BEIRUT, Lebanon — Running gunbattles raged in parts of Beirut on Thursday after the leader of Hezbollah accused Lebanon's Western-backed government of declaring war on his Shiite militant group. At least four people were killed and eight wounded in the capital.
In a grim reminder of Lebanon's devastating 1975-90 civil war, factions threw up roadblocks and checkpoints dividing Beirut into sectarian enclaves on the second day of clashes between Sunni Muslims loyal to the government and Shiite supporters of Hezbollah.
The army, which has stayed out of the sectarian political squabbling that has paralyzed the country for more than a year, did not intervene in the battles.
The chattering of automatic weapons and thumps of exploding rocket-propelled grenades echoed across Beirut. People huddled in hallways or staircases as gunmen rushed from one street corner to the next firing at their foes.
Soldiers patrolled in armored personnel carriers trying to keep the warring factions apart. Burning car tires and vehicles, debris and dirt used to barricade streets made parts of the city look like a war zone.
The unrest virtually shut down Lebanon's international airport for a second day, and barricades blocked major highways. Hezbollah first blocked roads in Beirut on Wednesday to enforce a strike called by labor unions, but confrontations quickly spread across the city.
Security officials said Thursday night that a mother and her son were killed when a grenade hit their apartment and two men were shot dead during the Beirut fighting. Eight people were wounded in the city and four more were wounded in a Sunni-Shiite gunbattle in the eastern Bekaa Valley, officials said.
Fighting intensified minutes after Hezbollah leader Hassan Nasrallah made a televised address charging that the government had declared war on his group when it decided this week to shut down Hezbollah's private telecommunications network. He warned against trying to disarm Hezbollah and said his fighters would retaliate swiftly if attacked.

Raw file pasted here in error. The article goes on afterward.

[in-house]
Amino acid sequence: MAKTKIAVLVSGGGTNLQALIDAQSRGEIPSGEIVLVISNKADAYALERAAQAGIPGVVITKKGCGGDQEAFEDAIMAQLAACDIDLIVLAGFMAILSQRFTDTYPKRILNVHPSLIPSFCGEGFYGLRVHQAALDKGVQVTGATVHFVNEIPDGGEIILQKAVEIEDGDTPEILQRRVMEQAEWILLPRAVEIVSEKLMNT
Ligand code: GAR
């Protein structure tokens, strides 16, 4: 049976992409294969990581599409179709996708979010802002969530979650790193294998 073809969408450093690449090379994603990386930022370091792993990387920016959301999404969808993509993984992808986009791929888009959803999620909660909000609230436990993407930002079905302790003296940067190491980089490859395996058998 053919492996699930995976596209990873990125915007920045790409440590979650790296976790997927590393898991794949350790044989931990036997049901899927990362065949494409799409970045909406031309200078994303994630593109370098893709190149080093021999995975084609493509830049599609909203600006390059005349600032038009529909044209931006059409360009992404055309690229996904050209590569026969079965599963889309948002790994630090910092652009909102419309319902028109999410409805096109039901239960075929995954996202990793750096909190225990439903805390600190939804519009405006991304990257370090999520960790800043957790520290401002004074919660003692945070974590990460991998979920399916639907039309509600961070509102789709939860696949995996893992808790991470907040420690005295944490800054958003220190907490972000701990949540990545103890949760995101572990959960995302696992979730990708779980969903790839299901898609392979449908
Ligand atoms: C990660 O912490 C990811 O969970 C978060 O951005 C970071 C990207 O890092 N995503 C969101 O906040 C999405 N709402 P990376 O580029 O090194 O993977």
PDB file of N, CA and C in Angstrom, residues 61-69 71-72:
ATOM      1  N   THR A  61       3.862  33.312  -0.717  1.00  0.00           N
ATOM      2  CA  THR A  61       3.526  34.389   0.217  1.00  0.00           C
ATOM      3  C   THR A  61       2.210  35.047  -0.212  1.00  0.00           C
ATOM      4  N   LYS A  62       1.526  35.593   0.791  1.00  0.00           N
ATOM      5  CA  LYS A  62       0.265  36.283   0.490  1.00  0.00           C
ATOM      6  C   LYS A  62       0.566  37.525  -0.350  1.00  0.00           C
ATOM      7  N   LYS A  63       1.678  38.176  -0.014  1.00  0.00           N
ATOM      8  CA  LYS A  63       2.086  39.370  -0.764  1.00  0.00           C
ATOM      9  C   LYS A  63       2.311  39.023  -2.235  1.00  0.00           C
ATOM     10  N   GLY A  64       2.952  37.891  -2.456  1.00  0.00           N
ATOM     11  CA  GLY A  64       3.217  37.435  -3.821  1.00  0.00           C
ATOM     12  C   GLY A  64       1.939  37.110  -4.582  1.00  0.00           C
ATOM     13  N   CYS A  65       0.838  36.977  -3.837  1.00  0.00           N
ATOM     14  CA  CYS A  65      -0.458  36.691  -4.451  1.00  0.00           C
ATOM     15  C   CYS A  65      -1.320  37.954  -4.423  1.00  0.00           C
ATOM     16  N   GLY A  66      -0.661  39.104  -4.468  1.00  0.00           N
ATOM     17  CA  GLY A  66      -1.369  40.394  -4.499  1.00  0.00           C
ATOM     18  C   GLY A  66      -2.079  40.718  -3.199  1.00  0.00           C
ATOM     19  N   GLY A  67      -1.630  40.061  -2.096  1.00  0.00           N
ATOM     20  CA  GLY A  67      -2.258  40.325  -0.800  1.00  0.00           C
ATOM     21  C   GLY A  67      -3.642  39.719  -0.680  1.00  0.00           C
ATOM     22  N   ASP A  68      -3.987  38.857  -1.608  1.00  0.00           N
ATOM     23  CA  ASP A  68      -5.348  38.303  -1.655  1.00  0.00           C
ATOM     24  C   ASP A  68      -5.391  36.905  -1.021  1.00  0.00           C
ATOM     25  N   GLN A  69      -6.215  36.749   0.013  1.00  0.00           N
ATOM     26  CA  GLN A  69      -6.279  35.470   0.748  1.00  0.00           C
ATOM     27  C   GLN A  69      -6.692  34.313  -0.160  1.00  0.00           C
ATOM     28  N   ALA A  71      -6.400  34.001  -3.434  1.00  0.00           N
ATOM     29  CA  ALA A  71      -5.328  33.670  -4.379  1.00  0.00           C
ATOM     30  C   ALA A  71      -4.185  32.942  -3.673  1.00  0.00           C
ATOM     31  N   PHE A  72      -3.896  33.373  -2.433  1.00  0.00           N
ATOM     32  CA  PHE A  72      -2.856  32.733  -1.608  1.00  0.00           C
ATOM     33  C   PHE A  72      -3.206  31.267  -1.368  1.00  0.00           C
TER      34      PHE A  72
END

"Those who try to arrest us, we will arrest them. Those who shoot at us, we will shoot at them. The hand raised against us, we will cut it off," Nasrallah said in a news conference via video link from his hiding place.
Later in the day, Sunni politician Rafik Hariri made a televised appeal to Nasrallah seeking to calm the conflict.
"My appeal to you and to myself as well, the appeal of all Lebanon, is to stop the slide toward civil war, to stop the language of arms and lawlessness," said Hariri, son of former Prime Minister Rafik Hariri, who was assassinated in 2005.
Hariri proposed a compromise, saying the decision on the Hezbollah communications network could be made by the army command rather than the Cabinet.
The military has sought to stay out of the feuding, fearing a repeat of its breakup in the long civil war that wracked this country — home to rival communities of Sunni and Shiite Muslims, Christian sects and Druse.
Hezbollah's Al-Manar television and NBN TV of Parliament Speaker Nabih Berri said later that the opposition rejected Hariri's offer. Hezbollah views its private network of primitive phone lines as vital to its leaders' security. Nasrallah has said it helped his guerrillas fight Israel's army in the summer of 2006.